And while you collaborate with others, treat those people nicely. Don’t treat people as if they are tools to achieve your goals. They are not ‘just people’, you need them as much as they need you, so value them. Treat them with respect and as much as possible, maintain good relationship with them. You might need their help again in the future, so don’t just cut relationships for no reason. Remember, people are not ‘just people’; so treat them nicely.


Invest in your gifts; don’t just live for the moment

Invest in your gifts

Today, on Musicians’ Corner, I’m going to tell a story that is aimed at encouraging you to invest in your gifts. This story applies to me (and maybe even some of you reading this now) in many ways.

A man (let’s call him Mr. C) has a piece of land. He inherited the land from his dad, so he didn’t have to work for it.

He had a neighbour (let’s call him Mr. J), who was a lot older than him and well established. Mr. J had mango trees in his compound and since Mr. C loves mangoes a lot, he always visited Mr. J’s compound to pluck mangoes. Thankfully, Mr. J  always allowed him to pluck some mangoes whenever he came.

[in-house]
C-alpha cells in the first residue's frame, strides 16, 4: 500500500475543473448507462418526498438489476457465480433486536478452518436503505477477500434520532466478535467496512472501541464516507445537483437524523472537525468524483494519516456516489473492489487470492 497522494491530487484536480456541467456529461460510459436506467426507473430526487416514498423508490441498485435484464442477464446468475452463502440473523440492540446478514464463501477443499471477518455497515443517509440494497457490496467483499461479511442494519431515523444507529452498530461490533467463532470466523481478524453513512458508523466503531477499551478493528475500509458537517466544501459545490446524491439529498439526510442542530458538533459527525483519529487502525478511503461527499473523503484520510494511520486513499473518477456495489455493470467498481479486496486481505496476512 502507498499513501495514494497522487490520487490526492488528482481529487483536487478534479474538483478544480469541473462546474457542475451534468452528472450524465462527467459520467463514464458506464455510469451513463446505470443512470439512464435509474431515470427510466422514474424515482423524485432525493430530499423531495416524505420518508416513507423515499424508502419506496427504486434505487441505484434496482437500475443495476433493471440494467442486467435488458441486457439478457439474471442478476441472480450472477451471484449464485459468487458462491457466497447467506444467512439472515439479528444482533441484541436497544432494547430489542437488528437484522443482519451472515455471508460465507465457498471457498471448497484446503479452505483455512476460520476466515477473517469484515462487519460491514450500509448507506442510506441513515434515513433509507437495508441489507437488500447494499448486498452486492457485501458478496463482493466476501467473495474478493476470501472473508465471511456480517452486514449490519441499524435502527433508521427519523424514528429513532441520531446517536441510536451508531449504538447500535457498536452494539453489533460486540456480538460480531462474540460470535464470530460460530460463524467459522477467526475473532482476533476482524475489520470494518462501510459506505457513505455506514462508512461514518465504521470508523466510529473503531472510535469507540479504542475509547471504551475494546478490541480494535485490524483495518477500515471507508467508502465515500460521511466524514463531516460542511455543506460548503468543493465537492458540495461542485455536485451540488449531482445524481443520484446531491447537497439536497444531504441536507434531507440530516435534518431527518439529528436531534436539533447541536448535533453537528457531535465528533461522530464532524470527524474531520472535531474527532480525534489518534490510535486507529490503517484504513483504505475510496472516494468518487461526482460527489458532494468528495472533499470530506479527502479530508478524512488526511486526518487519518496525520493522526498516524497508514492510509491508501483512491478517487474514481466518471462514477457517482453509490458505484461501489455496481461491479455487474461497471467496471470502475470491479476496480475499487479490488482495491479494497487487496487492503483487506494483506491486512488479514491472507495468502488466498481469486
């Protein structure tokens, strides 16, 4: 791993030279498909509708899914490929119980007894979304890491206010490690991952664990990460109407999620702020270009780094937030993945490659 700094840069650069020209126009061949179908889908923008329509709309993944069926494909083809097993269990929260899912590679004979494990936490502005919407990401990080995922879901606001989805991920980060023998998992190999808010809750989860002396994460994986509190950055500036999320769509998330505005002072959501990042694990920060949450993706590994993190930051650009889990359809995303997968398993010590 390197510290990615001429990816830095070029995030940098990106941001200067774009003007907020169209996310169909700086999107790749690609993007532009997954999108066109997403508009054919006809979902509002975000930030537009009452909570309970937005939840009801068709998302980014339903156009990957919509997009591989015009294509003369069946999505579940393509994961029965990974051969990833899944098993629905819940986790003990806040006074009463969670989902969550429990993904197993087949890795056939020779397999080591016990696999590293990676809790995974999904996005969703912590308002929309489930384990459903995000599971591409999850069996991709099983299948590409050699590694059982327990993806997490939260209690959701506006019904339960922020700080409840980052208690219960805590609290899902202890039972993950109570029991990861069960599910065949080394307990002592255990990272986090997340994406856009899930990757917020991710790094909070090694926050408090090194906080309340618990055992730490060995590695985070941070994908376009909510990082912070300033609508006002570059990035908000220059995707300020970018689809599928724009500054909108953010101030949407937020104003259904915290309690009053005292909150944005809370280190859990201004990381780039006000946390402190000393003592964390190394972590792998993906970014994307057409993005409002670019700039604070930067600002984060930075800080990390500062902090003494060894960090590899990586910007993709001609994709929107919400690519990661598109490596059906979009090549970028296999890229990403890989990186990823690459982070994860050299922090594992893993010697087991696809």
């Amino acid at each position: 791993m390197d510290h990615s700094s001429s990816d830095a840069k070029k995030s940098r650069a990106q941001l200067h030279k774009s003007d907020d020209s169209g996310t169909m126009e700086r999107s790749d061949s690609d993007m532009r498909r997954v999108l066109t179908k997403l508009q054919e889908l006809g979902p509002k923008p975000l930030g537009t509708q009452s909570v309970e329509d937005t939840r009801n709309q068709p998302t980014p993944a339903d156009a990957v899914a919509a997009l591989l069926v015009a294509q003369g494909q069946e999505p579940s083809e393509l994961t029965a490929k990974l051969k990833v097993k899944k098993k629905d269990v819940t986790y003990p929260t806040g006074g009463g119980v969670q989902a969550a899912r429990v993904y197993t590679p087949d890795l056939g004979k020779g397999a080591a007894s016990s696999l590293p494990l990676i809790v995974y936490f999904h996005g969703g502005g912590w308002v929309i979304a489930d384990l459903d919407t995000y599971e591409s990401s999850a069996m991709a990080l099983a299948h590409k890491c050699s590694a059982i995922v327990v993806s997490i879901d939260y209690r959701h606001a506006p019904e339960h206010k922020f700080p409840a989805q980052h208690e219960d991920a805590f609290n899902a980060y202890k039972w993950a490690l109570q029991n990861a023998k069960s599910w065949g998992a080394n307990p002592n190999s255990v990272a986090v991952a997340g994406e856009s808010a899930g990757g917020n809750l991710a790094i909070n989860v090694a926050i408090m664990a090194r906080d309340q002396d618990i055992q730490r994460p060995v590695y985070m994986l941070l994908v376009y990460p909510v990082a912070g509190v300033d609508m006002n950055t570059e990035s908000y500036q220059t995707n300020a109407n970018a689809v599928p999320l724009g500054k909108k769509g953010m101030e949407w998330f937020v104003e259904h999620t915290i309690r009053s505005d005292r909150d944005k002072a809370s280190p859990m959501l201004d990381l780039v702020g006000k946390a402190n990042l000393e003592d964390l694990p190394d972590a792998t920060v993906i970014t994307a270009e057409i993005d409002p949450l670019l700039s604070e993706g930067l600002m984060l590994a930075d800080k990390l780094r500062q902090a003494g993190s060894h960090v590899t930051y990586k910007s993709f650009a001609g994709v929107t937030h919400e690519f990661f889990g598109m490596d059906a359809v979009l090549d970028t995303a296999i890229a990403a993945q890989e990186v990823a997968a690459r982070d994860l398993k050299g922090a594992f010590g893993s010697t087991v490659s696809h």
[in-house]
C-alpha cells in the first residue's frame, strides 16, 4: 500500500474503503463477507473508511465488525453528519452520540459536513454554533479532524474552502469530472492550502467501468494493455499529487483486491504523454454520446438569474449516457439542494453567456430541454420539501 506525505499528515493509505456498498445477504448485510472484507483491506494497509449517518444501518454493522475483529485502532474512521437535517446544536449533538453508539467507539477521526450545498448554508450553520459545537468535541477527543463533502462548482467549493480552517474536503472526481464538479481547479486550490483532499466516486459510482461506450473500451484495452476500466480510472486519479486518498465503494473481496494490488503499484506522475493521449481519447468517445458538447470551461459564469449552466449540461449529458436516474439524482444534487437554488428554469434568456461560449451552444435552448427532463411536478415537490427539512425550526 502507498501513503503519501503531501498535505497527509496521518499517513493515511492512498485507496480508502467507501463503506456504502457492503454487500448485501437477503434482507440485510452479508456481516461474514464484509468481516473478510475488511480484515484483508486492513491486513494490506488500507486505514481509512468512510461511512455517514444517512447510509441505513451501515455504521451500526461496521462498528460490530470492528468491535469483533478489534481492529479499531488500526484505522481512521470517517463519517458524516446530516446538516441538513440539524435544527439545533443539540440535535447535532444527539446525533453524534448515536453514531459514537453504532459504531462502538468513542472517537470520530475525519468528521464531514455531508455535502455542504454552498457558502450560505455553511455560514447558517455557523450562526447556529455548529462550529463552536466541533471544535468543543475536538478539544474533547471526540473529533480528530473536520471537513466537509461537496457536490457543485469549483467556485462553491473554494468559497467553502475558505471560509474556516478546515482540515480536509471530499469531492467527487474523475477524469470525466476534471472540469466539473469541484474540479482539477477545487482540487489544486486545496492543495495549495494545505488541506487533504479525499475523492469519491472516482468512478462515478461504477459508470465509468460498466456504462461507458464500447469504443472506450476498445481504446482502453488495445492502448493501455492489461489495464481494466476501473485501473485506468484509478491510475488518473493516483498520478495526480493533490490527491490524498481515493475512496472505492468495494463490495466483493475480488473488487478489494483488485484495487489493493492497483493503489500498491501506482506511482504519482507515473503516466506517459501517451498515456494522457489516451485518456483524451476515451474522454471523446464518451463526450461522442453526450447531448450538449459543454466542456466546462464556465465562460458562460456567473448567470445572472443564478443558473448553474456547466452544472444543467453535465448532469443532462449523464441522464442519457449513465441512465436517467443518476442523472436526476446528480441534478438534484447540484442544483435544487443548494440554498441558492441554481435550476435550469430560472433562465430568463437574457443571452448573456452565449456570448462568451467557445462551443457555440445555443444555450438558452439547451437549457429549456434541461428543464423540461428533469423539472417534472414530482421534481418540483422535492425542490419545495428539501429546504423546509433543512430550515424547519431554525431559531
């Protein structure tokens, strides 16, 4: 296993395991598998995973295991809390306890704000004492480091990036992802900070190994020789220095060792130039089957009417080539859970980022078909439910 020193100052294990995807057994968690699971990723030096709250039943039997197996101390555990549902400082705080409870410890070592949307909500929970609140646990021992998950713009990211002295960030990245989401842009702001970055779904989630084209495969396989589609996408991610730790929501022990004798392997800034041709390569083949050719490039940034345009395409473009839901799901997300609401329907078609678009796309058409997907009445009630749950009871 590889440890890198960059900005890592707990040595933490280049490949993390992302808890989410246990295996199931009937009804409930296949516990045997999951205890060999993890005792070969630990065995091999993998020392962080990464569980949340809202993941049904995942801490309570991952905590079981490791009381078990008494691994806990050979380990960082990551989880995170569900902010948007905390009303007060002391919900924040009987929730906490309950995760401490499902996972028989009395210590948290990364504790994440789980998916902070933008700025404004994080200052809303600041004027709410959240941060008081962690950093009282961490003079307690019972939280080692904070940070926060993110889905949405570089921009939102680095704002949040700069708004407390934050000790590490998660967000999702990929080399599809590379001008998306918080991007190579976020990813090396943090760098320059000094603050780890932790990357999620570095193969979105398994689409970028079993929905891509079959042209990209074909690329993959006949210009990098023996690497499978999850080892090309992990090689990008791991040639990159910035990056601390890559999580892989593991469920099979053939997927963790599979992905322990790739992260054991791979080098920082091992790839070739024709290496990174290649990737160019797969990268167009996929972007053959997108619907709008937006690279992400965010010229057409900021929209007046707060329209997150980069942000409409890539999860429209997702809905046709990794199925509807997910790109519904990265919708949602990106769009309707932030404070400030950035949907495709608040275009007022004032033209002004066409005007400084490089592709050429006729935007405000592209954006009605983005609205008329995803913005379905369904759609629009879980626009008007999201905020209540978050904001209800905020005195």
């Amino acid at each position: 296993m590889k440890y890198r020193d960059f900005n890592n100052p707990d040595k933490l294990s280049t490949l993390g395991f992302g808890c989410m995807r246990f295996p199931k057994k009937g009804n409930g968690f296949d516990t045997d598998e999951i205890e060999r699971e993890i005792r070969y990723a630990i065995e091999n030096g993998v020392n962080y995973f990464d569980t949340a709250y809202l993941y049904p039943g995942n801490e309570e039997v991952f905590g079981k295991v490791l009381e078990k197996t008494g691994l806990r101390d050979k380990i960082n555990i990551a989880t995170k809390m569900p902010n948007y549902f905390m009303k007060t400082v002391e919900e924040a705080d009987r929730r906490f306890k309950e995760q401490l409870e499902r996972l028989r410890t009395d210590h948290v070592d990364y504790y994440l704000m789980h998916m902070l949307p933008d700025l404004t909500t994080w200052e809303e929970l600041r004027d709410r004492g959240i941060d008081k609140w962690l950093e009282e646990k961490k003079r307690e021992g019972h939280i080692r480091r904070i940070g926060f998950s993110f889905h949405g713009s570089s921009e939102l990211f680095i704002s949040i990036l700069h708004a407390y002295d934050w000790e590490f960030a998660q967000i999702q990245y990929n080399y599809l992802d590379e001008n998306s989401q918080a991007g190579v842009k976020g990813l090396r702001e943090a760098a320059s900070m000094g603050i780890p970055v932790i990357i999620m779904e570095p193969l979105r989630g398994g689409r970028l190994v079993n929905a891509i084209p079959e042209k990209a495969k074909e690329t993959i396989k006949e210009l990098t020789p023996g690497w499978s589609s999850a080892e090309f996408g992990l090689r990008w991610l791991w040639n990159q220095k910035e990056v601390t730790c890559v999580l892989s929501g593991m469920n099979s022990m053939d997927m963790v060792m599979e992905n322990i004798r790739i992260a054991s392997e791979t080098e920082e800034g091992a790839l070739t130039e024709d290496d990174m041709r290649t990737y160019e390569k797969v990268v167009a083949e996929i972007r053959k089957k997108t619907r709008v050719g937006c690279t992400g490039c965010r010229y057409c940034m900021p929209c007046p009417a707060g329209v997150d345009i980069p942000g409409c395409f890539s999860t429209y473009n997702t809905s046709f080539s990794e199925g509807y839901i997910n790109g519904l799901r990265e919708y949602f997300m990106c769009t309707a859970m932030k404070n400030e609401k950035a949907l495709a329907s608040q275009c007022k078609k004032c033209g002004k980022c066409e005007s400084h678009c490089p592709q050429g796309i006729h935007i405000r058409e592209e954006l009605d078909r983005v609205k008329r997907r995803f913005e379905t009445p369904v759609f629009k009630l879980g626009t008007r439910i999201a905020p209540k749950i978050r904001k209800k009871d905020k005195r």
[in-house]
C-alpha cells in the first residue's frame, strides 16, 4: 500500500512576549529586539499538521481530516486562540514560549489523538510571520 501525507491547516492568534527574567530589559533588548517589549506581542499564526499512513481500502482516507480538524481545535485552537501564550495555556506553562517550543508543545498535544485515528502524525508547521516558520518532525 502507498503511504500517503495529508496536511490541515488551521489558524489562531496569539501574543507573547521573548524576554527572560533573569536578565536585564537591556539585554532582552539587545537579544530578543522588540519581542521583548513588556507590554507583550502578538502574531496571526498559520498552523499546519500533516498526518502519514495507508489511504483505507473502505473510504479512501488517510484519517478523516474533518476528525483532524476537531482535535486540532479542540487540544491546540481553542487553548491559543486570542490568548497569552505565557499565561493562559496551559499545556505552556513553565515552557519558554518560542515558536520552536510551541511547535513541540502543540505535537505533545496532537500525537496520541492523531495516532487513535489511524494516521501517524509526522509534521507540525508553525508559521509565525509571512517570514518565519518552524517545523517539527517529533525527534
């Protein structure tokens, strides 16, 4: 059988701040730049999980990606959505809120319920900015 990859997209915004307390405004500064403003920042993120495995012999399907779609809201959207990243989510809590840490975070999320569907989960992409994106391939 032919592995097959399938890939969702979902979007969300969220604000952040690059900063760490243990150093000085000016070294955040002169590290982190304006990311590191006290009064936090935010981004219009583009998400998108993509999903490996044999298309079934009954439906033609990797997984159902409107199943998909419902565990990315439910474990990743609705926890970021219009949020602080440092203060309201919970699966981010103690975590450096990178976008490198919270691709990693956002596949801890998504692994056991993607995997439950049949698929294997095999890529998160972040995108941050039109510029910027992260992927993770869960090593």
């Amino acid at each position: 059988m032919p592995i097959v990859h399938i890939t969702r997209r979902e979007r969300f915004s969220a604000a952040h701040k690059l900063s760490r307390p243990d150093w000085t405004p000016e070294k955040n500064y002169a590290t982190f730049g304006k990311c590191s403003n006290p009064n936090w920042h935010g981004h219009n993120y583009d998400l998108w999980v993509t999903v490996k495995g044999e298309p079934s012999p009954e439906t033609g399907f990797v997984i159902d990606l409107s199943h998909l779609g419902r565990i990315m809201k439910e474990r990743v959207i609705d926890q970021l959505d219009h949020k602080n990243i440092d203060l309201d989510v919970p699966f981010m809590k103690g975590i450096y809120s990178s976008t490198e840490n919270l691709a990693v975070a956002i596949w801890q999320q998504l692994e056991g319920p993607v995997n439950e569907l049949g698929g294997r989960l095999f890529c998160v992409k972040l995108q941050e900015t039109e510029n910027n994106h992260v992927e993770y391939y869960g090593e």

10 years down the line, Mr. J  died of old age. His children decided to sell his property since they had no intention of staying there. Someone else bought the property and moved in. However, since the new occupant didn’t know Mr. C, he never allowed him in to pluck mangoes as usual.

It was then that Mr. C realized what he should have done 10 years ago; he should have planted mango trees in his own piece of land and nurtured them to maturity while still enjoying the sweet mangoes from Mr. J. But he felt he was okay, as long as he got fresh mangoes from Mr. J, and now he can’t get mangoes anymore.